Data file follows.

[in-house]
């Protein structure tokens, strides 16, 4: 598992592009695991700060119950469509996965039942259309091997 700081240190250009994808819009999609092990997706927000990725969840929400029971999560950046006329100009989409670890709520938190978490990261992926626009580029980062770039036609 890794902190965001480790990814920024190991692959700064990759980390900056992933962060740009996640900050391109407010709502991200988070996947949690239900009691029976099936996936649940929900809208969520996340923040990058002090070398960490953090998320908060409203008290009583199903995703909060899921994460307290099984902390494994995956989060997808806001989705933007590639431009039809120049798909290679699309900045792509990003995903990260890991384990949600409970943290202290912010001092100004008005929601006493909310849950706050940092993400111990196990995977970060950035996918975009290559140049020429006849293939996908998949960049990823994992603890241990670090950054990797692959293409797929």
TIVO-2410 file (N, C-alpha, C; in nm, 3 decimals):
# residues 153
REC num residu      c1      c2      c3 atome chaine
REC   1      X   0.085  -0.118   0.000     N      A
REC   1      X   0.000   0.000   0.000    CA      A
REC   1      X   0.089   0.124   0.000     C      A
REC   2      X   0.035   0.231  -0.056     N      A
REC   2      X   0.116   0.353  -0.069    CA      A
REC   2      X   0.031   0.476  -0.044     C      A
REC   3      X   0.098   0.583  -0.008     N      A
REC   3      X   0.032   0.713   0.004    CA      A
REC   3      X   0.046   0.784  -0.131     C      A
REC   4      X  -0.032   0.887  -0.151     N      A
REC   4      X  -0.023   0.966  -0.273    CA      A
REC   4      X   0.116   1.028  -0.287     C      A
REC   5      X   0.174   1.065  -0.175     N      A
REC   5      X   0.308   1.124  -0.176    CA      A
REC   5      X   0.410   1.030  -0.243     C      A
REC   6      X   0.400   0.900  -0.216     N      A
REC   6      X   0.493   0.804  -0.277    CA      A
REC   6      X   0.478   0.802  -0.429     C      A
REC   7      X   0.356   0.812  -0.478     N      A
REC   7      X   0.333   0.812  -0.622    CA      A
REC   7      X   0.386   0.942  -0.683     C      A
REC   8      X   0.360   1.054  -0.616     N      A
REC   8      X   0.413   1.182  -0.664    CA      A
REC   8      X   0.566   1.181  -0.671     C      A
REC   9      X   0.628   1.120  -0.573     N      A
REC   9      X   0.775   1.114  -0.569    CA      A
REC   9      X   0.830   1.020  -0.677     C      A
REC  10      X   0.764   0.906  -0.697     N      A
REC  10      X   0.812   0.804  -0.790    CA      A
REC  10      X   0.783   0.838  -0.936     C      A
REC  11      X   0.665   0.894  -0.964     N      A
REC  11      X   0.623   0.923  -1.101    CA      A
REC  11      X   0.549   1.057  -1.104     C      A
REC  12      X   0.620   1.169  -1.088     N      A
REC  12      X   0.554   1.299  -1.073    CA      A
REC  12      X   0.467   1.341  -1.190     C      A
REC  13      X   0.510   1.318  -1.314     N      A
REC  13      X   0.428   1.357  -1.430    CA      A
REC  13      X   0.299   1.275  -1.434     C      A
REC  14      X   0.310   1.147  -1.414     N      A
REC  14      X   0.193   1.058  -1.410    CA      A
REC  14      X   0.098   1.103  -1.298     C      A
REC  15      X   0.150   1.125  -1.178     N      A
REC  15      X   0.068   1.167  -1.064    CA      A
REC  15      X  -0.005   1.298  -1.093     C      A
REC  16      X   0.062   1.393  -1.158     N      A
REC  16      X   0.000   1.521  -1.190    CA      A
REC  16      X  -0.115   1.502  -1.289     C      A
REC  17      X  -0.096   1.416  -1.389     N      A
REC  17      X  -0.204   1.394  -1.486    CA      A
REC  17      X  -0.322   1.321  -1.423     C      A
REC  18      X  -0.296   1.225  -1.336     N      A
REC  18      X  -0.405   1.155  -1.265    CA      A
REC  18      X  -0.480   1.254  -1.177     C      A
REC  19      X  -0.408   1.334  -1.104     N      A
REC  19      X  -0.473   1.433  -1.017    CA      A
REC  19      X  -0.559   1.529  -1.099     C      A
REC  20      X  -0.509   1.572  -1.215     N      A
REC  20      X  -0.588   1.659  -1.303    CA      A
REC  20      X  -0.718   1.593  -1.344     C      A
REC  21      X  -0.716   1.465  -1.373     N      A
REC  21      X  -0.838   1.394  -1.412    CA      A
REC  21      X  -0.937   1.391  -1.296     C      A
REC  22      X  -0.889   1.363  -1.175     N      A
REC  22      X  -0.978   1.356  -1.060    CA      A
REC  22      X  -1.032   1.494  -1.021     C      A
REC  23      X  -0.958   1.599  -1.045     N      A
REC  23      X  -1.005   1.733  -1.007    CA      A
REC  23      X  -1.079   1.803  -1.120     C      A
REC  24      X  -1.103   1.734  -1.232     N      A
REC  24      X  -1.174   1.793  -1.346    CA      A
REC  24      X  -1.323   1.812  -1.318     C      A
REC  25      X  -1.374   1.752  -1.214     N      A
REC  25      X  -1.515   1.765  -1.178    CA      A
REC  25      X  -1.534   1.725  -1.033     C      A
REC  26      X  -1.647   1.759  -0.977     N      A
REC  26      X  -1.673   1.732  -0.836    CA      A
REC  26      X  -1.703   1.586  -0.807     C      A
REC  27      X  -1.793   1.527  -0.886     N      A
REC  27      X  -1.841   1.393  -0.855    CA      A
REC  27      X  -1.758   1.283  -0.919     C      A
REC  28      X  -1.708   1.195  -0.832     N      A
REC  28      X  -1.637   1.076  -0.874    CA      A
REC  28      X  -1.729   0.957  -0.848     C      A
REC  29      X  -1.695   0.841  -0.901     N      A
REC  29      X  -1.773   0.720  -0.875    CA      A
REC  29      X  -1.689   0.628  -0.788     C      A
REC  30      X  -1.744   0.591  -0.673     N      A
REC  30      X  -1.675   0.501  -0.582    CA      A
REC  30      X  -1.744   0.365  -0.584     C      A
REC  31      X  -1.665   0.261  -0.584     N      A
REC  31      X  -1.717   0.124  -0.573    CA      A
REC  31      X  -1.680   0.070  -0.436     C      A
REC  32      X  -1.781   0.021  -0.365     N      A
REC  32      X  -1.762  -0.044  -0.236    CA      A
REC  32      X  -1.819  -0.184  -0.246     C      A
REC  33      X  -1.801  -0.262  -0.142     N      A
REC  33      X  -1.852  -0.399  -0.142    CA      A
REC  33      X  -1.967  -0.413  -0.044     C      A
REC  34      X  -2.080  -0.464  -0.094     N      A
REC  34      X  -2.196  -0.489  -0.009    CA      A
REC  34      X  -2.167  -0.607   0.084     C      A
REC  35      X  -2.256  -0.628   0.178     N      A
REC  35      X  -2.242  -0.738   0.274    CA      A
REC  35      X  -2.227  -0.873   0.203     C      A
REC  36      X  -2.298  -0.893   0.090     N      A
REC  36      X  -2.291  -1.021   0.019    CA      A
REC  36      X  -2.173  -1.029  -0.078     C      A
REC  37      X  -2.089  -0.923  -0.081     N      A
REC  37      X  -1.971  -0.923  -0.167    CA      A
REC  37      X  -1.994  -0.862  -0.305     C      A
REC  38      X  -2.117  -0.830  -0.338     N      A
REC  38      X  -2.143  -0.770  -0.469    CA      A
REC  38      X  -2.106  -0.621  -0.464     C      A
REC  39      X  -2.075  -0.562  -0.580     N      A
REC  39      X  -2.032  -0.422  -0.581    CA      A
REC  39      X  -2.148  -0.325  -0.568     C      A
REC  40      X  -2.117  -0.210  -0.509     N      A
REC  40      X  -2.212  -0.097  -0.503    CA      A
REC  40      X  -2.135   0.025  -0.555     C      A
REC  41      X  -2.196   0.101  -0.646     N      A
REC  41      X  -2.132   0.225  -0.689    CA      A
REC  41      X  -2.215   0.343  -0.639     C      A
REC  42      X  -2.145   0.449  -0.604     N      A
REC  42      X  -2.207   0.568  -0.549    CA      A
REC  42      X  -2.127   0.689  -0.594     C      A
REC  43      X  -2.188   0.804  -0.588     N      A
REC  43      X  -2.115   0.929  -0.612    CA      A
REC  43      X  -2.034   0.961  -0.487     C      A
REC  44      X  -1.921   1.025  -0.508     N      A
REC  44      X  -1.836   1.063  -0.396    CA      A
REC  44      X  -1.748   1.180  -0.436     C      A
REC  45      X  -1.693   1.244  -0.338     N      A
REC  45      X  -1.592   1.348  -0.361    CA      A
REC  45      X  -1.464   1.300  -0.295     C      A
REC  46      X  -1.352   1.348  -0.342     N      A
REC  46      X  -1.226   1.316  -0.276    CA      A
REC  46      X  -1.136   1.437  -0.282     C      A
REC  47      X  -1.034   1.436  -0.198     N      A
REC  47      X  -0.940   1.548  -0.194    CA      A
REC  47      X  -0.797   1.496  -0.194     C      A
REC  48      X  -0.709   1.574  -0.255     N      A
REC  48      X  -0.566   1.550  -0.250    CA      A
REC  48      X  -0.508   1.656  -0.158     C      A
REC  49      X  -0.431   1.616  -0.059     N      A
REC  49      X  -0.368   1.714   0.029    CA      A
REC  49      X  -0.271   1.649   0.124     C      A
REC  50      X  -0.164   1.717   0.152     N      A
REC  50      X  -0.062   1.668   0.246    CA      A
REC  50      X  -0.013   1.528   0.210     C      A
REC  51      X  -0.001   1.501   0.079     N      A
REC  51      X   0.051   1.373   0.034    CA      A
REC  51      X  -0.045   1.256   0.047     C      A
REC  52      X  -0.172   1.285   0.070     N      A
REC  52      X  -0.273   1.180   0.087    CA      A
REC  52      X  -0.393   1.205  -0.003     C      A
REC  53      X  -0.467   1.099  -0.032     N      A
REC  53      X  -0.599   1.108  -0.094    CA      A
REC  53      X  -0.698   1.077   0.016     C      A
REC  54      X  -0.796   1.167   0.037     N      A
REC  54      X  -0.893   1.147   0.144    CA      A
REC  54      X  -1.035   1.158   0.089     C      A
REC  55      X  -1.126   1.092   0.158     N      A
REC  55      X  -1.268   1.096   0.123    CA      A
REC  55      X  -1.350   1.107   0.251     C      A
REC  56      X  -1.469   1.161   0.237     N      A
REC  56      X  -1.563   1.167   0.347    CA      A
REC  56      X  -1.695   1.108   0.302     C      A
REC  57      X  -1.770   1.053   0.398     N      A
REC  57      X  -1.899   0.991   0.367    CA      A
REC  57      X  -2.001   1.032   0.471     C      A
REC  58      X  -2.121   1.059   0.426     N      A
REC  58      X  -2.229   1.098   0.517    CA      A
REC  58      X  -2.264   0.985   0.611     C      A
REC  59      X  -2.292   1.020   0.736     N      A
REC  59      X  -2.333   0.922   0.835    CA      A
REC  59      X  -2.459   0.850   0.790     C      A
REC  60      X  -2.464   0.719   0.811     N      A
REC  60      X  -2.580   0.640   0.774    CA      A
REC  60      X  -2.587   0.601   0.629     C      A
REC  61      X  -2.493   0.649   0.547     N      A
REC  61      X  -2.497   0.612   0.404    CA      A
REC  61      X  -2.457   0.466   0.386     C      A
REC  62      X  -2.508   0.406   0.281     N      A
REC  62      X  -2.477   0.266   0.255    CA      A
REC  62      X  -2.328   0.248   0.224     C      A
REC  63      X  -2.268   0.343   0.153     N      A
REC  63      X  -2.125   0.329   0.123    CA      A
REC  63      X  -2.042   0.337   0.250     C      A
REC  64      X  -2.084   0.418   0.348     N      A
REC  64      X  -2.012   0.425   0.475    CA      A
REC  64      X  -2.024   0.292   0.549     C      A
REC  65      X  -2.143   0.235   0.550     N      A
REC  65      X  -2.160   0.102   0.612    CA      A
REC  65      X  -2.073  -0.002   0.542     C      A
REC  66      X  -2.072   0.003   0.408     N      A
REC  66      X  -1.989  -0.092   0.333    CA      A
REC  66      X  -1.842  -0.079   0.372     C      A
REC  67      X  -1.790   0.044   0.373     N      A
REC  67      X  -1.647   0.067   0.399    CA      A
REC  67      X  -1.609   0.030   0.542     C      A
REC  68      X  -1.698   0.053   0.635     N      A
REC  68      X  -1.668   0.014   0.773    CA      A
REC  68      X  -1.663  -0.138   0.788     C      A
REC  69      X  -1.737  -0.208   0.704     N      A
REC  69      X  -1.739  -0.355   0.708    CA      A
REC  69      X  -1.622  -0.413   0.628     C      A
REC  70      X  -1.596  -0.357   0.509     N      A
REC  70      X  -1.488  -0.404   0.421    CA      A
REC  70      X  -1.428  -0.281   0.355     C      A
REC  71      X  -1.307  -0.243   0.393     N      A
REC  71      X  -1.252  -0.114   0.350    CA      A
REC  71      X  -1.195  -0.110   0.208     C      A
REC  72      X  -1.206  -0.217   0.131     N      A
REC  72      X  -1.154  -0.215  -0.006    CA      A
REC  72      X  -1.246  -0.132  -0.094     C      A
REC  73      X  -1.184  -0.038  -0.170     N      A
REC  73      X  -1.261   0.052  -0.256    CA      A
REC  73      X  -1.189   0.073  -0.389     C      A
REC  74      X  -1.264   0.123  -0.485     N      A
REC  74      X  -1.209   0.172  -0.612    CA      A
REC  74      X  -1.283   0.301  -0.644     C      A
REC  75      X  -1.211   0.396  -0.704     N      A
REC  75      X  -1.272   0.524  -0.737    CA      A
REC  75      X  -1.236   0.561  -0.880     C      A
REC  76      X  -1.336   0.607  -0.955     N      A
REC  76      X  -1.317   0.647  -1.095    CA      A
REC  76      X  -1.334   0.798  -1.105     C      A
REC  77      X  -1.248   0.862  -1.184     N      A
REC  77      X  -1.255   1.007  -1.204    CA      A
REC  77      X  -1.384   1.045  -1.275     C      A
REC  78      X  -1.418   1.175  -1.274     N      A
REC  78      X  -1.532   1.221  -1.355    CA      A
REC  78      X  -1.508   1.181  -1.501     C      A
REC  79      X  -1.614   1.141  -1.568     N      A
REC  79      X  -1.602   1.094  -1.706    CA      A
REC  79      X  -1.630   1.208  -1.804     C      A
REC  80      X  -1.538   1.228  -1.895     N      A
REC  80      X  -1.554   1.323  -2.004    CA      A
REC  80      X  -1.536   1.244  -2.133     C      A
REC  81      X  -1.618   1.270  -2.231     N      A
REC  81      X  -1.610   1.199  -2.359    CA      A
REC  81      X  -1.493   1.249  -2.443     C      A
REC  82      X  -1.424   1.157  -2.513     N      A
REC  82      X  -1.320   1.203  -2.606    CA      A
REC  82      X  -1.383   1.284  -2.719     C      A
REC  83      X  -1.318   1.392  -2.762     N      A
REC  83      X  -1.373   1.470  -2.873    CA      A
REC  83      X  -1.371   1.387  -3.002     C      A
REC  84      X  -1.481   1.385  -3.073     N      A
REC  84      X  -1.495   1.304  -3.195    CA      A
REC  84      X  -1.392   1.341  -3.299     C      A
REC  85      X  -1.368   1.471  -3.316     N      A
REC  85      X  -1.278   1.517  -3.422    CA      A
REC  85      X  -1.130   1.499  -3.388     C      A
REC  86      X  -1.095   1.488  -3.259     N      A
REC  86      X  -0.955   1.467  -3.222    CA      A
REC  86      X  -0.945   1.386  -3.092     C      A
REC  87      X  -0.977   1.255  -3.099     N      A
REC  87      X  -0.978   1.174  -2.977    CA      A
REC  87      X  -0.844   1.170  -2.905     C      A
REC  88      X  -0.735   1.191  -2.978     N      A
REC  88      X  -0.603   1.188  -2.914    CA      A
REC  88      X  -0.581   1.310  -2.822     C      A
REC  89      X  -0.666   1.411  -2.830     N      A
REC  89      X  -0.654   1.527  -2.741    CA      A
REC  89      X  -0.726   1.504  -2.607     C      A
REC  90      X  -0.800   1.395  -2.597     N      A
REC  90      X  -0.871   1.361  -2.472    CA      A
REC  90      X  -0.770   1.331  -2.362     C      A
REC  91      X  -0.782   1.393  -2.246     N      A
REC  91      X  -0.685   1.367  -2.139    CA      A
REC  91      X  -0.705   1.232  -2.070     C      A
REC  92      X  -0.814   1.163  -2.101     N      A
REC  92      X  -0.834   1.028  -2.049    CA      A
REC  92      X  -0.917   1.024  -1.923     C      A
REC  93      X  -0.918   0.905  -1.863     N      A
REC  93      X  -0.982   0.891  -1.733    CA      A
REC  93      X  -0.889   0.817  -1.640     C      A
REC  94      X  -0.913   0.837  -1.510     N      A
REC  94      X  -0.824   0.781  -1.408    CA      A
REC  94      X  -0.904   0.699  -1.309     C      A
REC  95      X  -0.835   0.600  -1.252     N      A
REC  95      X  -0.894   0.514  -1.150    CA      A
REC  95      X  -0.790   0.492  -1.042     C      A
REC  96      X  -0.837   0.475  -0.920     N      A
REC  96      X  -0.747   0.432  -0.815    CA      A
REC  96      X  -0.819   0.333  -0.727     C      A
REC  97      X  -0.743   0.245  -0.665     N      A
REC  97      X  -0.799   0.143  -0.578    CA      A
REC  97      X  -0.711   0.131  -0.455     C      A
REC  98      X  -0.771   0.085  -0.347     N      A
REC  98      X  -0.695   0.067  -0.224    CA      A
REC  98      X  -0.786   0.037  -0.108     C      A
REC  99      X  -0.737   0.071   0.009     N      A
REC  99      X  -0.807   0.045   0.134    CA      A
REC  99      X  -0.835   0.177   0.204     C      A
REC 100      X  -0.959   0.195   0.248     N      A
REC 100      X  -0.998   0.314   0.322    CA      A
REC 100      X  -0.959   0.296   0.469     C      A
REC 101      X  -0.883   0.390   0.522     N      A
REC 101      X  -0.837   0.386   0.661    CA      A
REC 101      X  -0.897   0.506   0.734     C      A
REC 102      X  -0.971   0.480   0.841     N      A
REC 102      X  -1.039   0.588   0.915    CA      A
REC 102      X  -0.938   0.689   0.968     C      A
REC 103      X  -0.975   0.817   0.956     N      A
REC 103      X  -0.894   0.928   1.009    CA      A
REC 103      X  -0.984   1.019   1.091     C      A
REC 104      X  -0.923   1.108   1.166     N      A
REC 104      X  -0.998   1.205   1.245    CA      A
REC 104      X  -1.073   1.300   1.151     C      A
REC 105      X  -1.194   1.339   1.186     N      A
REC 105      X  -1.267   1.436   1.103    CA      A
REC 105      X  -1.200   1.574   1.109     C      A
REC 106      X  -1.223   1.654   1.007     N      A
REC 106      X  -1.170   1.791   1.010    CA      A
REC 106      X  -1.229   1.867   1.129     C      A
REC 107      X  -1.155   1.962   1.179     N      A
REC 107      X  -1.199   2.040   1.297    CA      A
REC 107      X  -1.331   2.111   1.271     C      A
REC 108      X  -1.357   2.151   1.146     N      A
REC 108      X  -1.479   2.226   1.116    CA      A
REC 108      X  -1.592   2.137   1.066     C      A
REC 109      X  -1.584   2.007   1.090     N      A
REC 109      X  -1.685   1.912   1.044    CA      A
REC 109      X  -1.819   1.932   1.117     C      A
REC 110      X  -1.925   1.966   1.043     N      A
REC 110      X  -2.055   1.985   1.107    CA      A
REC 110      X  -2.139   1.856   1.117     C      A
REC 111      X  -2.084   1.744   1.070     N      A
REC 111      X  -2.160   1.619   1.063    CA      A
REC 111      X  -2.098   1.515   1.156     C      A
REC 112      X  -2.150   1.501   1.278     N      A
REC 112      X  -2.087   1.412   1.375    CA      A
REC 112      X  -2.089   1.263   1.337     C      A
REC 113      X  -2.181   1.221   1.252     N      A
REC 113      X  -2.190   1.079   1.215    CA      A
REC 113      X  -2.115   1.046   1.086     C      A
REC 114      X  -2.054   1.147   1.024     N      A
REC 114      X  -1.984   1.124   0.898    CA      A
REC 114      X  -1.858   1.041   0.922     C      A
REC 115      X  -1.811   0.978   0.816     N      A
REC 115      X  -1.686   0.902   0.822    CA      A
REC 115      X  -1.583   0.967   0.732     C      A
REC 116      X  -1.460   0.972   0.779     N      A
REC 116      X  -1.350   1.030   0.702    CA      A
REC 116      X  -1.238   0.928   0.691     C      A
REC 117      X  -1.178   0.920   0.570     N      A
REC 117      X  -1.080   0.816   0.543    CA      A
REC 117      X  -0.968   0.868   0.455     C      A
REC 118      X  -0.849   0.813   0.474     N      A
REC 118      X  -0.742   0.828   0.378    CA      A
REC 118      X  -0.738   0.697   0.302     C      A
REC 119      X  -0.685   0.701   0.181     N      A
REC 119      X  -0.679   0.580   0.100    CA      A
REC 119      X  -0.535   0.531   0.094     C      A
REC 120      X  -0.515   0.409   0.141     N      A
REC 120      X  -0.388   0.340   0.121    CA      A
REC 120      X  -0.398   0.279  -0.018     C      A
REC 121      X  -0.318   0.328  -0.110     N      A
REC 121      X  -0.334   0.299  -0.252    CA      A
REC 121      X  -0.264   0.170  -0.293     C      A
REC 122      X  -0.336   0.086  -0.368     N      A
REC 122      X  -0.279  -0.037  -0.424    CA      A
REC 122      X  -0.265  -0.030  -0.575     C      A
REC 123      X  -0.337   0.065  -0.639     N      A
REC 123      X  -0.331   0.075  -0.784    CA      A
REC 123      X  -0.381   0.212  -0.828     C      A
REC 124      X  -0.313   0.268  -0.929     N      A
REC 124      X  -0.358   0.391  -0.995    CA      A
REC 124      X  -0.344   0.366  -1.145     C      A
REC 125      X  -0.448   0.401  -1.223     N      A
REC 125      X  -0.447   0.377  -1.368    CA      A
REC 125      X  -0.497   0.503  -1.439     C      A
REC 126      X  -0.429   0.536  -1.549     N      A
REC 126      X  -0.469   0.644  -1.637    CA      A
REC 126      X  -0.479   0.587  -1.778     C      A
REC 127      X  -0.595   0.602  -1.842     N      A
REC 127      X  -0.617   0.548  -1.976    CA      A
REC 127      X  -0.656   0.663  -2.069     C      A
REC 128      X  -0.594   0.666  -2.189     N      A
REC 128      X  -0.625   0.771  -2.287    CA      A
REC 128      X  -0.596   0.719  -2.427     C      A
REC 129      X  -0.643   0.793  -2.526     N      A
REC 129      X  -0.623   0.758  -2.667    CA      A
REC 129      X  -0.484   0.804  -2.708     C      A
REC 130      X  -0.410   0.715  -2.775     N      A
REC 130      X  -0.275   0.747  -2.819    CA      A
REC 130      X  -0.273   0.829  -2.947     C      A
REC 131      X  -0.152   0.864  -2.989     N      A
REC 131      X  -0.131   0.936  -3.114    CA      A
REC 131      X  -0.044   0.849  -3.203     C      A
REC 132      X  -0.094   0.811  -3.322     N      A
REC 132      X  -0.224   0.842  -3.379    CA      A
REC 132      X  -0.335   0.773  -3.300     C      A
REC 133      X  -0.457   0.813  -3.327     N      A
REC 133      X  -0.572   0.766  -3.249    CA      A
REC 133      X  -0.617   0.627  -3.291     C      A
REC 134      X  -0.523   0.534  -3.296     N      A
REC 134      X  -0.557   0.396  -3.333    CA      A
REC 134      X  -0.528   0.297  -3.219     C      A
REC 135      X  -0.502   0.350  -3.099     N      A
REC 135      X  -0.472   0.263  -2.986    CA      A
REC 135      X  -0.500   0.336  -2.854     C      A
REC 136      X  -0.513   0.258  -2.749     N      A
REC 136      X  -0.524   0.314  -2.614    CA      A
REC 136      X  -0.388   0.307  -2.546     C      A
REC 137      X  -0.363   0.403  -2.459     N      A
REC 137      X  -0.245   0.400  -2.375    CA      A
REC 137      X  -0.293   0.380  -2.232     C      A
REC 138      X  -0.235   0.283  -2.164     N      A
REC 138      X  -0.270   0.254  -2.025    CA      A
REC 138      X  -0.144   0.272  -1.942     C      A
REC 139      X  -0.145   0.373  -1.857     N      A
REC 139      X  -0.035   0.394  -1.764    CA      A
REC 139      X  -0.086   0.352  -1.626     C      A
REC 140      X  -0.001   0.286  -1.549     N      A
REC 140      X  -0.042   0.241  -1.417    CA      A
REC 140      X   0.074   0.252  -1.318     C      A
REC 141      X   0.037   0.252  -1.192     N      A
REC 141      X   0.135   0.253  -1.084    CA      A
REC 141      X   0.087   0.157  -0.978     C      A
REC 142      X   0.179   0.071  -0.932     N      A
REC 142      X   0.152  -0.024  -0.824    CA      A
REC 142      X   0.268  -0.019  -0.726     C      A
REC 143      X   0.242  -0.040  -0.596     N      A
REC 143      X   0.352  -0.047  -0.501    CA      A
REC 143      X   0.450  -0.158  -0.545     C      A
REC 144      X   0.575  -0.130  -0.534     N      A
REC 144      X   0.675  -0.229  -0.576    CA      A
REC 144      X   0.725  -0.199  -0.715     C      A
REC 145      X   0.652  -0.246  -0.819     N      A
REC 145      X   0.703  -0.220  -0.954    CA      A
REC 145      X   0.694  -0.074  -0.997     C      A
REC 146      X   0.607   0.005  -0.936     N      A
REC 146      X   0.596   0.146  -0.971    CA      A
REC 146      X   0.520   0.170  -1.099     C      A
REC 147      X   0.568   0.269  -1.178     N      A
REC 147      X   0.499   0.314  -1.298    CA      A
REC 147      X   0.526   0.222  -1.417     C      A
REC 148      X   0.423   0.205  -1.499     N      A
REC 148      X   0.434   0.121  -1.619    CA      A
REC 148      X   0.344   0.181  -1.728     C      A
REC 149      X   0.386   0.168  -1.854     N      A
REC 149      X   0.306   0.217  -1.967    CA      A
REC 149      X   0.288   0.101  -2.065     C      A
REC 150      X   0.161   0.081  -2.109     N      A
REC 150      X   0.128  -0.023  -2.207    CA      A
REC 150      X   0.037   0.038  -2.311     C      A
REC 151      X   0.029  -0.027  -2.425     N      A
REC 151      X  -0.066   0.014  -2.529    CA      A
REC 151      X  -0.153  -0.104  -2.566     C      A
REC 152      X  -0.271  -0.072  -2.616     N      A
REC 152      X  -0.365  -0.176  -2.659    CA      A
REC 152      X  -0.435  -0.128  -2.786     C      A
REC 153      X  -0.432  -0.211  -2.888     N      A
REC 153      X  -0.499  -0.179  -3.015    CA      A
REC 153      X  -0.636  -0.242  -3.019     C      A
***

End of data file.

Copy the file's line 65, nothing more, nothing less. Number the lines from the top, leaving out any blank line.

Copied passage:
REC  20      X  -0.718   1.593  -1.344     C      A